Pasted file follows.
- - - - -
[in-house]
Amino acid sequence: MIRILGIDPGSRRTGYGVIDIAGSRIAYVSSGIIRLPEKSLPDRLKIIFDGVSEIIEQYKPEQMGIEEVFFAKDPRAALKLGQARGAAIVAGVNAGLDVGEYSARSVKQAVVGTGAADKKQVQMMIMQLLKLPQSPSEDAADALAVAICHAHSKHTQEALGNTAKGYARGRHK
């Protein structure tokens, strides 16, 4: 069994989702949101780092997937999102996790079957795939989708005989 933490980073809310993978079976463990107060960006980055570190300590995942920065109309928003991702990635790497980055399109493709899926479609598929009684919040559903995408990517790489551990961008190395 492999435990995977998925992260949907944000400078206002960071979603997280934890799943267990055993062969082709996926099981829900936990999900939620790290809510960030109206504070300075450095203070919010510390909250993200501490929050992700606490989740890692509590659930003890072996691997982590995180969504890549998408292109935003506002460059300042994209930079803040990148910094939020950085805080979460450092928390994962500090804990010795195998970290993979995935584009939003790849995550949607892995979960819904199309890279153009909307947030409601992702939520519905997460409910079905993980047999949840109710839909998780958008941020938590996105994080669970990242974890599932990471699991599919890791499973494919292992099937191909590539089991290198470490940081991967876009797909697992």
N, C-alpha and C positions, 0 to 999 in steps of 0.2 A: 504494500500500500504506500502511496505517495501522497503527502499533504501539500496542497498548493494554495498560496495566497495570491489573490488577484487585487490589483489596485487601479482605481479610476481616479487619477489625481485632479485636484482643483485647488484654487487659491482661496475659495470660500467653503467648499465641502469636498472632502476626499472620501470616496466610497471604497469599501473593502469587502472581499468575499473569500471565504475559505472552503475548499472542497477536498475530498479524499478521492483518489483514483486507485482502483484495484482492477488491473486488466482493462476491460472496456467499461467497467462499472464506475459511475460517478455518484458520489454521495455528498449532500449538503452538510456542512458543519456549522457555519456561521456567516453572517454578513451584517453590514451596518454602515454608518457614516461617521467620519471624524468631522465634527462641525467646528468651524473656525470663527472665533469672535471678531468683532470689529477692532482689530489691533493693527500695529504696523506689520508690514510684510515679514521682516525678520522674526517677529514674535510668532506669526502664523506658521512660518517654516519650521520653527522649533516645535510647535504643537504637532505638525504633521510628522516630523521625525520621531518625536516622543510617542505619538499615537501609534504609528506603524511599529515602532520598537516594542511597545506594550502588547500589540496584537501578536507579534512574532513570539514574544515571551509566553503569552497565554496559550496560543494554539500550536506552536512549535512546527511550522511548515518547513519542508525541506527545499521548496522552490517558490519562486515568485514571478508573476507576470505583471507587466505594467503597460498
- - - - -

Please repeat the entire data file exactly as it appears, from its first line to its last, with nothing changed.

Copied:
[in-house]
Amino acid sequence: MIRILGIDPGSRRTGYGVIDIAGSRIAYVSSGIIRLPEKSLPDRLKIIFDGVSEIIEQYKPEQMGIEEVFFAKDPRAALKLGQARGAAIVAGVNAGLDVGEYSARSVKQAVVGTGAADKKQVQMMIMQLLKLPQSPSEDAADALAVAICHAHSKHTQEALGNTAKGYARGRHK
């Protein structure tokens, strides 16, 4: 069994989702949101780092997937999102996790079957795939989708005989 933490980073809310993978079976463990107060960006980055570190300590995942920065109309928003991702990635790497980055399109493709899926479609598929009684919040559903995408990517790489551990961008190395 492999435990995977998925992260949907944000400078206002960071979603997280934890799943267990055993062969082709996926099981829900936990999900939620790290809510960030109206504070300075450095203070919010510390909250993200501490929050992700606490989740890692509590659930003890072996691997982590995180969504890549998408292109935003506002460059300042994209930079803040990148910094939020950085805080979460450092928390994962500090804990010795195998970290993979995935584009939003790849995550949607892995979960819904199309890279153009909307947030409601992702939520519905997460409910079905993980047999949840109710839909998780958008941020938590996105994080669970990242974890599932990471699991599919890791499973494919292992099937191909590539089991290198470490940081991967876009797909697992």
N, C-alpha and C positions, 0 to 999 in steps of 0.2 A: 504494500500500500504506500502511496505517495501522497503527502499533504501539500496542497498548493494554495498560496495566497495570491489573490488577484487585487490589483489596485487601479482605481479610476481616479487619477489625481485632479485636484482643483485647488484654487487659491482661496475659495470660500467653503467648499465641502469636498472632502476626499472620501470616496466610497471604497469599501473593502469587502472581499468575499473569500471565504475559505472552503475548499472542497477536498475530498479524499478521492483518489483514483486507485482502483484495484482492477488491473486488466482493462476491460472496456467499461467497467462499472464506475459511475460517478455518484458520489454521495455528498449532500449538503452538510456542512458543519456549522457555519456561521456567516453572517454578513451584517453590514451596518454602515454608518457614516461617521467620519471624524468631522465634527462641525467646528468651524473656525470663527472665533469672535471678531468683532470689529477692532482689530489691533493693527500695529504696523506689520508690514510684510515679514521682516525678520522674526517677529514674535510668532506669526502664523506658521512660518517654516519650521520653527522649533516645535510647535504643537504637532505638525504633521510628522516630523521625525520621531518625536516622543510617542505619538499615537501609534504609528506603524511599529515602532520598537516594542511597545506594550502588547500589540496584537501578536507579534512574532513570539514574544515571551509566553503569552497565554496559550496560543494554539500550536506552536512549535512546527511550522511548515518547513519542508525541506527545499521548496522552490517558490519562486515568485514571478508573476507576470505583471507587466505594467503597460498